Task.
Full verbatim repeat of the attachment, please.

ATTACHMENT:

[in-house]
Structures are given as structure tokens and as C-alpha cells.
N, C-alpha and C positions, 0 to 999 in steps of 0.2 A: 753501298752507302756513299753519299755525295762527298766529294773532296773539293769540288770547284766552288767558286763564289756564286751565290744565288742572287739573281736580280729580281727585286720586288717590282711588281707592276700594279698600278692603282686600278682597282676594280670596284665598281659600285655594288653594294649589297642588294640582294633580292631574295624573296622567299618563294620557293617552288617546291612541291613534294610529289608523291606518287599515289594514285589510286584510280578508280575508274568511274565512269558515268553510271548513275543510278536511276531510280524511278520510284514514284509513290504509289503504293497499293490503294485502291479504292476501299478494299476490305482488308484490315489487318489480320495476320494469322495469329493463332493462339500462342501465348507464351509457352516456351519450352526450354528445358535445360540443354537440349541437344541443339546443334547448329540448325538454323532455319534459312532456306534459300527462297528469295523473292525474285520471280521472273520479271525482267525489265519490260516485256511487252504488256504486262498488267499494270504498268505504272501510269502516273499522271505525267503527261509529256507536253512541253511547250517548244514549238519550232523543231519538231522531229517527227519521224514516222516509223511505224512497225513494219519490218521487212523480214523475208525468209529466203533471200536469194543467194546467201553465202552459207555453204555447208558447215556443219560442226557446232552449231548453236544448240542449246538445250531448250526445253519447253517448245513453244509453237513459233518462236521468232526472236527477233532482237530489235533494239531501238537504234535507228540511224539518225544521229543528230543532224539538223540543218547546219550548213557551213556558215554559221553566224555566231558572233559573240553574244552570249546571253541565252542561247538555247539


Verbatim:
[in-house]
Structures are given as structure tokens and as C-alpha cells.
N, C-alpha and C positions, 0 to 999 in steps of 0.2 A: 753501298752507302756513299753519299755525295762527298766529294773532296773539293769540288770547284766552288767558286763564289756564286751565290744565288742572287739573281736580280729580281727585286720586288717590282711588281707592276700594279698600278692603282686600278682597282676594280670596284665598281659600285655594288653594294649589297642588294640582294633580292631574295624573296622567299618563294620557293617552288617546291612541291613534294610529289608523291606518287599515289594514285589510286584510280578508280575508274568511274565512269558515268553510271548513275543510278536511276531510280524511278520510284514514284509513290504509289503504293497499293490503294485502291479504292476501299478494299476490305482488308484490315489487318489480320495476320494469322495469329493463332493462339500462342501465348507464351509457352516456351519450352526450354528445358535445360540443354537440349541437344541443339546443334547448329540448325538454323532455319534459312532456306534459300527462297528469295523473292525474285520471280521472273520479271525482267525489265519490260516485256511487252504488256504486262498488267499494270504498268505504272501510269502516273499522271505525267503527261509529256507536253512541253511547250517548244514549238519550232523543231519538231522531229517527227519521224514516222516509223511505224512497225513494219519490218521487212523480214523475208525468209529466203533471200536469194543467194546467201553465202552459207555453204555447208558447215556443219560442226557446232552449231548453236544448240542449246538445250531448250526445253519447253517448245513453244509453237513459233518462236521468232526472236527477233532482237530489235533494239531501238537504234535507228540511224539518225544521229543528230543532224539538223540543218547546219550548213557551213556558215554559221553566224555566231558572233559573240553574244552570249546571253541565252542561247538555247539